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MPs warned 'there is no magic money tree' to rescue Stormont

By Noel McAdam

Conservative MPs have warned the Government may have to find more money to help resolve the current inter-party talks at Stormont.

But Tory under-secretary for Northern Ireland Ben Wallace insisted: "There is no magic money tree."

In the first major House of Commons debate on Northern Ireland since the General Election, he also stressed money for the Stormont administration is running out.

Tory MP Nigel Mills warned: "We cannot just sit back here and watch government fall apart and public spending descend into chaos.

"At some point we must say, reluctantly, that there really is no other way."

And his party colleague Bob Blackman urged Mr Wallace to ensure the Stormont Executive's Budget can be delivered.

Mr Wallace said, however: "The money is running out; there is no magic money tree. We have gone as long as people will want to tolerate withdrawal of services.

"The prize is great; the prize is in front of us. Northern Ireland is an exciting, confident place-better than when I was there in the '90s.

"If we can resolve this Stormont House impasse, I think Northern Ireland will go from strength to strength."

The debate was secured by Ulster Unionists, and led by South Antrim MP Danny Kinahan, who warned: "The current impasse, which is nothing more than the outworkings of this mismanagement and the mistrust of the major parties leading the assembly, has placed Northern Ireland in a precarious position, not only economically, but socially ".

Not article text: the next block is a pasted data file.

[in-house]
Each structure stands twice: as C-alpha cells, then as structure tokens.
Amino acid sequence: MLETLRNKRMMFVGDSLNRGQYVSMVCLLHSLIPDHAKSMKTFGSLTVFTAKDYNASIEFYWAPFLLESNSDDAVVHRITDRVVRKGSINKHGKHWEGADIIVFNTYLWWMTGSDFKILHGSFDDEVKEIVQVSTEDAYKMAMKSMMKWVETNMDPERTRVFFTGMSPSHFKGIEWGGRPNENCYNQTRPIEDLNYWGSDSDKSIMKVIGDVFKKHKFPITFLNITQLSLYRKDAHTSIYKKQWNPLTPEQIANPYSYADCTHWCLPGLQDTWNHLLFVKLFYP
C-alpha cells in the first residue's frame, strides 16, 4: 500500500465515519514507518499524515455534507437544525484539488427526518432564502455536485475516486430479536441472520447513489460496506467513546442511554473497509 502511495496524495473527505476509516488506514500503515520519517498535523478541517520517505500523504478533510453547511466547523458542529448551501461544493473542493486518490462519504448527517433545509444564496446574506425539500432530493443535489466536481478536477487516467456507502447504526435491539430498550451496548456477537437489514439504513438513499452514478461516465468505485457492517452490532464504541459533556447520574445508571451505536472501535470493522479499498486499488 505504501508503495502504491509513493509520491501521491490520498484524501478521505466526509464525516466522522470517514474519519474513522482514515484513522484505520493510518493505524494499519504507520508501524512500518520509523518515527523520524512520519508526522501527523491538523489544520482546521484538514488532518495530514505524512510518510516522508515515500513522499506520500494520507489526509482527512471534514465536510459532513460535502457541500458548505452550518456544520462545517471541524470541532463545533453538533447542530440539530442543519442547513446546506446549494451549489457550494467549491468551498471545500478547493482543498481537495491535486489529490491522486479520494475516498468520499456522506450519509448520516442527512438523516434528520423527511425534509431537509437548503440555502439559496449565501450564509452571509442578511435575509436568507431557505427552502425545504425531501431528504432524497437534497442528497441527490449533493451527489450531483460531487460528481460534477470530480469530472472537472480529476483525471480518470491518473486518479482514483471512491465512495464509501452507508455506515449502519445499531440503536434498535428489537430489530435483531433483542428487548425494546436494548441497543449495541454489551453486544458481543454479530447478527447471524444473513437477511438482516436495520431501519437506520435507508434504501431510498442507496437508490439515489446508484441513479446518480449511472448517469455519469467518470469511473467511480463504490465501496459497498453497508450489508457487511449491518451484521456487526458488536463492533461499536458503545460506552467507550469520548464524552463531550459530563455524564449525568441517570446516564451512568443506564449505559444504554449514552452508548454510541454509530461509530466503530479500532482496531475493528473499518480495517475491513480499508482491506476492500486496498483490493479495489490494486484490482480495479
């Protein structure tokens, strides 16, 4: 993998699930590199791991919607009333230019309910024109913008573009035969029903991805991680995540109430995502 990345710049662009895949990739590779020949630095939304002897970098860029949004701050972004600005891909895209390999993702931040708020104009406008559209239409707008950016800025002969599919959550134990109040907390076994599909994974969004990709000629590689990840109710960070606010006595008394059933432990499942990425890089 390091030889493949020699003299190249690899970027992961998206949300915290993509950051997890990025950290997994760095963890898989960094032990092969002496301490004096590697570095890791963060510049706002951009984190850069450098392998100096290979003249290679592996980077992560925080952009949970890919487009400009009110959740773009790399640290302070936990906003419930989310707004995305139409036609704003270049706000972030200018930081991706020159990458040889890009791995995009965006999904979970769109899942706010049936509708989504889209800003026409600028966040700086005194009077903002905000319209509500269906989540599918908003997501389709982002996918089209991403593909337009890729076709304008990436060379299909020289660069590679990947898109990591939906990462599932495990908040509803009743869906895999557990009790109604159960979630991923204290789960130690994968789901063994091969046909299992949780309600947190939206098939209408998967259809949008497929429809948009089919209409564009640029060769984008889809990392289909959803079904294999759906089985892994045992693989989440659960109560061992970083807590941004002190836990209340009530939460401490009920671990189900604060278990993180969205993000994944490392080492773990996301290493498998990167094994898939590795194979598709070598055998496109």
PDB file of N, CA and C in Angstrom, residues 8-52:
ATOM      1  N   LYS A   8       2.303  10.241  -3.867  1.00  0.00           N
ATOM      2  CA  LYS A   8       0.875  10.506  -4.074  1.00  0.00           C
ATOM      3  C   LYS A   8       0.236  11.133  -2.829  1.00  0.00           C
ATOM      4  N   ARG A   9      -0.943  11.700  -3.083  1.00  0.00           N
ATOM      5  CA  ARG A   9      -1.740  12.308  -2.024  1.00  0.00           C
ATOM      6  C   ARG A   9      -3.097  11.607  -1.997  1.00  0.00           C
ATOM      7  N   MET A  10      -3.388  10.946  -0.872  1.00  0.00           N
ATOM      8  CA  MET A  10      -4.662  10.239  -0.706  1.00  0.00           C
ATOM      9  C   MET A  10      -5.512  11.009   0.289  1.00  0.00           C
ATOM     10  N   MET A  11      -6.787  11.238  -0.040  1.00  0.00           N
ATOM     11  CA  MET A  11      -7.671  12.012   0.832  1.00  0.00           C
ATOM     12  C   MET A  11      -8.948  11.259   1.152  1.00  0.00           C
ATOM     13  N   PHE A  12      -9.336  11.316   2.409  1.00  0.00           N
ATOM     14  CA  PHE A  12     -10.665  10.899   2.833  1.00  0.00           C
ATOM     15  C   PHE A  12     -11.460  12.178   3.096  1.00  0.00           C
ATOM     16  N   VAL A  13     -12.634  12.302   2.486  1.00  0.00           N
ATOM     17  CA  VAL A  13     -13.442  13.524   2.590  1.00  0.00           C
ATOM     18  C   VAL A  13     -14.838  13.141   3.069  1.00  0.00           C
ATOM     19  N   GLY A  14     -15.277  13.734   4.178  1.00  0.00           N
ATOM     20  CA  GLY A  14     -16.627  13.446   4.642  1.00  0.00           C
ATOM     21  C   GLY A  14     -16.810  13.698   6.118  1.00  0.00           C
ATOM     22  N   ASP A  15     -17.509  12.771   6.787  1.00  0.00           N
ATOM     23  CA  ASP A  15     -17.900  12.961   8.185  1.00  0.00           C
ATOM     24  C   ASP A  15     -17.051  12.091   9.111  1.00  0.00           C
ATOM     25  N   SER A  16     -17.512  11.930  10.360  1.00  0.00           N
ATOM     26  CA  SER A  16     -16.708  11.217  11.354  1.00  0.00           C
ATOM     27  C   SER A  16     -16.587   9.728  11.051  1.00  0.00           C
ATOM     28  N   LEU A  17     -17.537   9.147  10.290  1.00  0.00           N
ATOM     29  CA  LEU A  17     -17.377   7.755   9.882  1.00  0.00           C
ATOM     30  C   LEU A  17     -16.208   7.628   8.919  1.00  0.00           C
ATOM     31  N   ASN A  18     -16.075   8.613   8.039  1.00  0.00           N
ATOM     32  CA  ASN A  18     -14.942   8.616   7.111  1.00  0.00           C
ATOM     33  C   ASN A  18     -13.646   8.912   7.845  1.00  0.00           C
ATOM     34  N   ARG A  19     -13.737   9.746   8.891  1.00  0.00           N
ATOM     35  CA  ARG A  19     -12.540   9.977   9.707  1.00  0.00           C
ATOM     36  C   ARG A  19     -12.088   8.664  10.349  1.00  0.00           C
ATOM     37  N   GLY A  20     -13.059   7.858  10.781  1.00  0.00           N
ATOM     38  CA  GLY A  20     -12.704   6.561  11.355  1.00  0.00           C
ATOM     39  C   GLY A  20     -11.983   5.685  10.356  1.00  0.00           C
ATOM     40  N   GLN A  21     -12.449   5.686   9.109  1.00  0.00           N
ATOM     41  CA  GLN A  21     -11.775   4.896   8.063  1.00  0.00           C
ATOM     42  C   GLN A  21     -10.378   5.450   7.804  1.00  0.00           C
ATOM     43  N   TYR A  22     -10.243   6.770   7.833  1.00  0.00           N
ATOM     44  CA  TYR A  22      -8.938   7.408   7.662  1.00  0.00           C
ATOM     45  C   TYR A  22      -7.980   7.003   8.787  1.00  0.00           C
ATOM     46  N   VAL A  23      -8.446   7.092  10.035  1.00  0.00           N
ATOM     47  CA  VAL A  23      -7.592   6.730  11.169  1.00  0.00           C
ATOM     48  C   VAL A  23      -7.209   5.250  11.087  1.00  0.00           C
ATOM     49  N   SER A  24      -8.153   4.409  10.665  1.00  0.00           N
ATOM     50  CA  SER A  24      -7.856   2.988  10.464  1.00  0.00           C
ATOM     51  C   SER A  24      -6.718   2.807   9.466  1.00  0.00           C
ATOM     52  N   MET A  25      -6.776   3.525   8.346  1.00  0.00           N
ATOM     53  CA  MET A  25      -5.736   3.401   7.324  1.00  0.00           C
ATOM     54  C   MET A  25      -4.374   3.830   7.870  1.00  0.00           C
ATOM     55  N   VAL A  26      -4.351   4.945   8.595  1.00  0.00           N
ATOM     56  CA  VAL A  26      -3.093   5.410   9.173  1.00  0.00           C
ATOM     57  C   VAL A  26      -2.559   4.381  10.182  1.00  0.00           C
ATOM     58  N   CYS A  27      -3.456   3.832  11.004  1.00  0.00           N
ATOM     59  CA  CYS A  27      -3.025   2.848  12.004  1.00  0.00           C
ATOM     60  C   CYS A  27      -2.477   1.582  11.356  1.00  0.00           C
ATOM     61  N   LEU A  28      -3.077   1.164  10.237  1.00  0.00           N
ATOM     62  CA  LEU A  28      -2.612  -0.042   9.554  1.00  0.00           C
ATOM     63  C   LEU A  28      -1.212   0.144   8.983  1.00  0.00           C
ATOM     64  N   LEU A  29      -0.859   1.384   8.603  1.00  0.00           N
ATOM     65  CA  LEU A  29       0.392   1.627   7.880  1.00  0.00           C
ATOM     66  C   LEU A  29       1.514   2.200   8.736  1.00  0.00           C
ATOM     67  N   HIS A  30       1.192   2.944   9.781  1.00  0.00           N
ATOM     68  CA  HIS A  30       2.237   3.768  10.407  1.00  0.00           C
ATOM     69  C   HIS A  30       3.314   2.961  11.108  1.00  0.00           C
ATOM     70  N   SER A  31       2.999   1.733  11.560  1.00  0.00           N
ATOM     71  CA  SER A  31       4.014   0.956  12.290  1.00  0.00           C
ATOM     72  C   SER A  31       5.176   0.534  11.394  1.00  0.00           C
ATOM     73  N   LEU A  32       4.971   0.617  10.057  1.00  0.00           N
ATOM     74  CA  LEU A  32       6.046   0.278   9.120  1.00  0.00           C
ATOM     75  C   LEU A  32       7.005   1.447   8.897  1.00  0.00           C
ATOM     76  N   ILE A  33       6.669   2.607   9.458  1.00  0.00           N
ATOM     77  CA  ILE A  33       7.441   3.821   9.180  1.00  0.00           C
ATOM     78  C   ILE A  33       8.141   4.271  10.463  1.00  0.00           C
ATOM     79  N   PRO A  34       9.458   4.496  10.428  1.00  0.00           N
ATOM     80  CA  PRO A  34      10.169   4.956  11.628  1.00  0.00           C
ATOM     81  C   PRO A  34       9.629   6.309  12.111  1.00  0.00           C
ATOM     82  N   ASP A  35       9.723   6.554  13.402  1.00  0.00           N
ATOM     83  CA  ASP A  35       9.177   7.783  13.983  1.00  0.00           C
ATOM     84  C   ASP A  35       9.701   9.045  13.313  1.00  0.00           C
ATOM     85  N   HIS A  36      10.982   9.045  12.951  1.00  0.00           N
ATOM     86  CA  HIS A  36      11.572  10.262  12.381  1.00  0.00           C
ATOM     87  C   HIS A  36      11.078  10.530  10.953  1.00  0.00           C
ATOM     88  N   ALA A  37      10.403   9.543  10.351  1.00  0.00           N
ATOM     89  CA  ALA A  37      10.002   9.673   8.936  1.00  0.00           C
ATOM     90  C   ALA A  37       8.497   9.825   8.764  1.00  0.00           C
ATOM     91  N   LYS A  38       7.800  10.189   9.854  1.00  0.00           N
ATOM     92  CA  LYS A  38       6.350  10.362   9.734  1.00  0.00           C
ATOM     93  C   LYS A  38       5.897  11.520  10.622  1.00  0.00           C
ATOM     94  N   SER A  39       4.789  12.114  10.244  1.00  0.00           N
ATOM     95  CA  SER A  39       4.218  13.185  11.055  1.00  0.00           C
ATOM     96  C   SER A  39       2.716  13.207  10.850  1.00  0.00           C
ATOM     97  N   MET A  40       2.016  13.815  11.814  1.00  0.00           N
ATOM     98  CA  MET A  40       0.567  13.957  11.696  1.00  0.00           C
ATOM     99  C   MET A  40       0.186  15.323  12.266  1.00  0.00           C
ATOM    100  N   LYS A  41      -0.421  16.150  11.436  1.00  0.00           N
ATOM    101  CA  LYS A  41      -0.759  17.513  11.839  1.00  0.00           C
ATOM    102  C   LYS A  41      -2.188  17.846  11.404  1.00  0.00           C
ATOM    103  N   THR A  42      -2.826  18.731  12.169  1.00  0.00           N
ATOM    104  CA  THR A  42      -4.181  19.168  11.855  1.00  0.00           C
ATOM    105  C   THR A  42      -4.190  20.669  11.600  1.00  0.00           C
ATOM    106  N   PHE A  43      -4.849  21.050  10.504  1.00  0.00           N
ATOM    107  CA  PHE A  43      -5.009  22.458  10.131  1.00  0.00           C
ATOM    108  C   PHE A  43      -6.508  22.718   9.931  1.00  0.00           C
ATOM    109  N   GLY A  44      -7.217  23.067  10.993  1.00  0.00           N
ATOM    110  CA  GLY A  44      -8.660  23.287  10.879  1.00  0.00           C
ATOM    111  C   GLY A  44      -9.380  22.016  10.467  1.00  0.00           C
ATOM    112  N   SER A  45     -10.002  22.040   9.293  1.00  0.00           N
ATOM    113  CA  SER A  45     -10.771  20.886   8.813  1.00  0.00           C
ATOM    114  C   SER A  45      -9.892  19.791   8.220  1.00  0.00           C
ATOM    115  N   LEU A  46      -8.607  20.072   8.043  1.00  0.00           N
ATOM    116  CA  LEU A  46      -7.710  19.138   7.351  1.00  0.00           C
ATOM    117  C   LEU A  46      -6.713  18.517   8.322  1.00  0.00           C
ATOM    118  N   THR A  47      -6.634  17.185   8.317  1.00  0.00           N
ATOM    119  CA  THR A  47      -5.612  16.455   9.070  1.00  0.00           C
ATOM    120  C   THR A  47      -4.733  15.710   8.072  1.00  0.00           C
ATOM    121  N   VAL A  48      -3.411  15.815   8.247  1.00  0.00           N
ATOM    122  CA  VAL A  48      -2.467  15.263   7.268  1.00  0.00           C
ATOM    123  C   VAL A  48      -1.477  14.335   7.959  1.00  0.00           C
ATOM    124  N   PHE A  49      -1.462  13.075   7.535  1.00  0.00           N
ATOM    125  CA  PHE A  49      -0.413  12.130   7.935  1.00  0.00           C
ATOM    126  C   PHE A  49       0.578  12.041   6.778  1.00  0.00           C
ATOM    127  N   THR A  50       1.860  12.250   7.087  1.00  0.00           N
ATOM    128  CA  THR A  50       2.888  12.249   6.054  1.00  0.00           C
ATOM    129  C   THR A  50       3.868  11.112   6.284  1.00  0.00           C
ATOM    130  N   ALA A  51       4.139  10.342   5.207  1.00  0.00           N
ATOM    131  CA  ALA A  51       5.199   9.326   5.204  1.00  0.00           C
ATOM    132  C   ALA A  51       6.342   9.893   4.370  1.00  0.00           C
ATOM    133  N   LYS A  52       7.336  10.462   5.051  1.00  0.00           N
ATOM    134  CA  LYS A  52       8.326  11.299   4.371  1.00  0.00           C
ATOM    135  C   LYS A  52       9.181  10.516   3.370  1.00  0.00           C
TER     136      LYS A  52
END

But DUP deputy leader Nigel Dodds argued: "Whatever emerges from the talks process this time has to do the job the IMC plainly didn't do last time.

"And the government has to be honest with us this time. It has to tell the public what's being achieved, or, as importantly, what isn't being achieved.

"A new mechanism for ridding us at last of the scourge of Republican and so-called loyalist criminal gangs has to be credible, independent, robust and transparent."

Former deputy First Minister Mark Durkan said the London Treasury had imposed penalties on the Executive over the failure to implement welfare reform which led to a Budget crisis which "in turn became a political crisis."

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